President's Message - ET Summer 2017

What the World Needs Now

These are challenging times. In a world of walls, travel bans and Brexit, the value of diversity is threatened in disheartening ways. Amid this chaos Canada has become a moral leader and beacon of hope. Of all our institutions, a robust public education system is the one we look to as the place where diversity thrives and success is within the reach of all our young people.

Here in Ontario, we continue to build places of learning that serve the incredible range of diverse backgrounds, origins, religions, abilities and experiences reflected in our ever-changing population. Understanding these multiple levels of diversity is essential to creating accepting, inclusive and safe places that nurture growth and success for all students and staff. 

Students come to Ontario schools from Indigenous communities; they find programs that honour their cultures, histories and languages. Students come as new Canadians from a broad swath of countries and as refugees fleeing horrific warfare; they find a welcoming environment and supports to learn Canada's official languages while the language of their home is respected. Students of all abilities and special needs are offered paths to learning unique to those needs.  LGBTQ students find respect and a safe and vibrant sense of inclusiveness. Ontario schools reach out to all the families who entrust their children to us and find ways to embrace innumerable cultures, religions and abilities.

We know that no single learning approach or set of services will accommodate such a diverse range of needs and attributes, so how do we plan for a system that is committed to serve all?

Every child is unique, so understanding the diversity of individual learning styles is one of the keys to success. Schools and teaching staff are continuously customizing approaches and experiences to reach all children, whether their learning style is kinesthetic, visual, auditory or experiential.  

As we consider the cultural, Indigenous and gender role models that contribute to a positive experience for all students, achieving greater staff diversity is another factor we must explore to ensure our schools better reflect the communities they serve. It will take time and sustained commitment to get there, but it must be a steady goal. 

Another key to success is to provide for the diversity of pathways that are needed to truly reach all students' interests and chosen destinations. Schools provide education in the trades through Specialist High Skills Major courses and co-op opportunities leading to the world of work. They advance alternative credits, develop courses in local and endangered historic languages and keep pace with technology, the arts and programs built around a special focus. The delivery of these can sometimes lead to "niche" or "magnet" schools, and small school boards face particular challenges of maintaining viability and functioning under funding pressures. Still, we are committed to work with the challenges in response to the learners we serve. Available options, of necessity, vary with the geography and size of school boards.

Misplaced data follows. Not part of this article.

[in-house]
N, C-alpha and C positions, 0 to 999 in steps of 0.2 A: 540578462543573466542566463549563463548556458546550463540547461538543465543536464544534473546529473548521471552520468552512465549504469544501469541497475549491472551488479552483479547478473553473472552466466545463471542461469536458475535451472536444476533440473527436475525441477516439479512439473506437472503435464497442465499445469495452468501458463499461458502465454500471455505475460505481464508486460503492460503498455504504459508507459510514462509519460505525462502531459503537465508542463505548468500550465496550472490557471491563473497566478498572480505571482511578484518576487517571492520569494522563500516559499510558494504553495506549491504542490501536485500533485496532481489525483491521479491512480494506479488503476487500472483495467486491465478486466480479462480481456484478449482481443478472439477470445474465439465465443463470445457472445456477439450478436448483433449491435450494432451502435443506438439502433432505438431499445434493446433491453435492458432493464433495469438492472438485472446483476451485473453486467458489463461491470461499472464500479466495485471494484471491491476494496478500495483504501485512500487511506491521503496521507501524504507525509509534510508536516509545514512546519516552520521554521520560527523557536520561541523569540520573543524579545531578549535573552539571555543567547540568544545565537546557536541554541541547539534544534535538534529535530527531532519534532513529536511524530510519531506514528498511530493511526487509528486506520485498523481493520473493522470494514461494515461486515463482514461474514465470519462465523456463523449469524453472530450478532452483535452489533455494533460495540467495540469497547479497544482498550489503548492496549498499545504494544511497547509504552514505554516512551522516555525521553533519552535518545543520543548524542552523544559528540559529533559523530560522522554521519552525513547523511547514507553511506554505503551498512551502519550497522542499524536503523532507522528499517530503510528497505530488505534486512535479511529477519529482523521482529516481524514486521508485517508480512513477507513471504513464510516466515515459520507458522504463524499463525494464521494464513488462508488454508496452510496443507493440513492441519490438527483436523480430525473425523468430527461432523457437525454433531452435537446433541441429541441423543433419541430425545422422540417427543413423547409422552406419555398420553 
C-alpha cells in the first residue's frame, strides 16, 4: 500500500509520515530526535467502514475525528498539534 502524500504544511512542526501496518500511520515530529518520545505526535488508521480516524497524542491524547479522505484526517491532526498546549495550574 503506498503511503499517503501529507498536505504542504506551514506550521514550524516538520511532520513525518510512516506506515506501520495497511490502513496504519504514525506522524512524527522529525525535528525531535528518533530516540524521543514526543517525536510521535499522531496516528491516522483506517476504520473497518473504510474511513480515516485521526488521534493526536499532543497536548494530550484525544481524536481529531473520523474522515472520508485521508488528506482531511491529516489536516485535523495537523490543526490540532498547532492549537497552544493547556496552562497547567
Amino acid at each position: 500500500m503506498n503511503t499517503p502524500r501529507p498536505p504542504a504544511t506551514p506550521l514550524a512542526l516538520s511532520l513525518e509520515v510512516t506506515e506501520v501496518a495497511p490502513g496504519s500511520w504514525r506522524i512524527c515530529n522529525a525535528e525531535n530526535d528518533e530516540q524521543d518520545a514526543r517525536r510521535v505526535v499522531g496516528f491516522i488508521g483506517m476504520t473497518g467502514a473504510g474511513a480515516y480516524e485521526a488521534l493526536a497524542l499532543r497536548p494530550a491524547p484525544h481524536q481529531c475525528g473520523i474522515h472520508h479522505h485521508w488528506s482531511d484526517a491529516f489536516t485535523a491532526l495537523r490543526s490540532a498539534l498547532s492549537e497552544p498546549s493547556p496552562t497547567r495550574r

In this regard, the diversity of school boards themselves is a significant factor. The geography of many school districts brings enormous challenges: the distances school buses travel to bring students to and from school, the demography and size of populations and the availability of public services. Added to these is the inescapable impact of declining enrolment. We have large urban boards with more than 230,000 students, and we have small rural and remote boards with fewer than 5,000 students. It is a characteristic of clichés that they express a patent truth. In this case we know that "one size cannot fit all" and that "equity of outcomes will never happen until we have equity of opportunity." 

As we strengthen our efforts to advocate for the structures and resources we need to respond to our communities' diverse needs, school boards must build on the power of their governance role and focus their strategic planning in ways that ensure their capacity to effectively carry out the responsibilities inherent in local governance. That means we must have local funding flexibility and decision-making abilities to address current and future needs. We must also advocate for accountabilities that go beyond narrow measures of excellence and, in keeping with our commitment to diversity, incorporate broader assessment of student success and achievement.   

School board trustees in all regions of the province are well positioned to provide perspective and to advocate in response to the needs and unique qualities of their local communities. As governors elected to represent at the local level, trustees understand the diversities within their communities; they see the ways in which diversity will enrich educational experience and contribute to the skills and knowledge of the next generation. They are in a strong position to set system expectations that respond to and foster these diverse attributes.  

As educational leaders, we must be proud of the diverse, caring, safe and inclusive environments that our schools provide, and we must hold on to our intolerance of views that threaten them. We must continue to break down the barriers and obstacles to freedom and opportunity for our next generation. Within our sphere, we contribute to the moral leadership and beacon of hope that Canada represents. I am heartened by the leadership of our trustees and hopeful for the future!

Laurie French